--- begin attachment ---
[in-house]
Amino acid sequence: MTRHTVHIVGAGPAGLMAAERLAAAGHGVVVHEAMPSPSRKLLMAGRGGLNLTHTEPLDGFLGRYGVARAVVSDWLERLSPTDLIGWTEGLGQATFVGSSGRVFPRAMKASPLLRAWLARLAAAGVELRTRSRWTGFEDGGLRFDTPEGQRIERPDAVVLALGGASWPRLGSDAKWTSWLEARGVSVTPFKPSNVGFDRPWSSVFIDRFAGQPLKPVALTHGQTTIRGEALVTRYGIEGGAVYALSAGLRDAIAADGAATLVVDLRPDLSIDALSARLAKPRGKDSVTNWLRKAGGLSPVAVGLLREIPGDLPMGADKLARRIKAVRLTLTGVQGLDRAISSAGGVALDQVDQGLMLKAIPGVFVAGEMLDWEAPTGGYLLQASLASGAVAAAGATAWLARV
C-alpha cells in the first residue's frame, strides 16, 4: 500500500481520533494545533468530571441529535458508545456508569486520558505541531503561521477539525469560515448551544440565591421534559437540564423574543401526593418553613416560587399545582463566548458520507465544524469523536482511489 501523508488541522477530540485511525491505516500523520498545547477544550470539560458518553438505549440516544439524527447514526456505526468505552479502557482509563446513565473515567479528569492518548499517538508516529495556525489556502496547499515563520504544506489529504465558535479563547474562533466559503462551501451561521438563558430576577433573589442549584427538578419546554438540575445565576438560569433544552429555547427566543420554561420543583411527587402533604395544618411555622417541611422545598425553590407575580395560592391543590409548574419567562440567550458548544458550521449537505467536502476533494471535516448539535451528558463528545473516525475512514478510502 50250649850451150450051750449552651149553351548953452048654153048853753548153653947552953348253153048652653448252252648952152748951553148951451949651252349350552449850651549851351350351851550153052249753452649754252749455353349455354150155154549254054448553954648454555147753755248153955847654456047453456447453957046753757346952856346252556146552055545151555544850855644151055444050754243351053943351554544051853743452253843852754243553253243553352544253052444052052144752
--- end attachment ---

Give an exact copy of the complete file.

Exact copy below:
[in-house]
Amino acid sequence: MTRHTVHIVGAGPAGLMAAERLAAAGHGVVVHEAMPSPSRKLLMAGRGGLNLTHTEPLDGFLGRYGVARAVVSDWLERLSPTDLIGWTEGLGQATFVGSSGRVFPRAMKASPLLRAWLARLAAAGVELRTRSRWTGFEDGGLRFDTPEGQRIERPDAVVLALGGASWPRLGSDAKWTSWLEARGVSVTPFKPSNVGFDRPWSSVFIDRFAGQPLKPVALTHGQTTIRGEALVTRYGIEGGAVYALSAGLRDAIAADGAATLVVDLRPDLSIDALSARLAKPRGKDSVTNWLRKAGGLSPVAVGLLREIPGDLPMGADKLARRIKAVRLTLTGVQGLDRAISSAGGVALDQVDQGLMLKAIPGVFVAGEMLDWEAPTGGYLLQASLASGAVAAAGATAWLARV
C-alpha cells in the first residue's frame, strides 16, 4: 500500500481520533494545533468530571441529535458508545456508569486520558505541531503561521477539525469560515448551544440565591421534559437540564423574543401526593418553613416560587399545582463566548458520507465544524469523536482511489 501523508488541522477530540485511525491505516500523520498545547477544550470539560458518553438505549440516544439524527447514526456505526468505552479502557482509563446513565473515567479528569492518548499517538508516529495556525489556502496547499515563520504544506489529504465558535479563547474562533466559503462551501451561521438563558430576577433573589442549584427538578419546554438540575445565576438560569433544552429555547427566543420554561420543583411527587402533604395544618411555622417541611422545598425553590407575580395560592391543590409548574419567562440567550458548544458550521449537505467536502476533494471535516448539535451528558463528545473516525475512514478510502 50250649850451150450051750449552651149553351548953452048654153048853753548153653947552953348253153048652653448252252648952152748951553148951451949651252349350552449850651549851351350351851550153052249753452649754252749455353349455354150155154549254054448553954648454555147753755248153955847654456047453456447453957046753757346952856346252556146552055545151555544850855644151055444050754243351053943351554544051853743452253843852754243553253243553352544253052444052052144752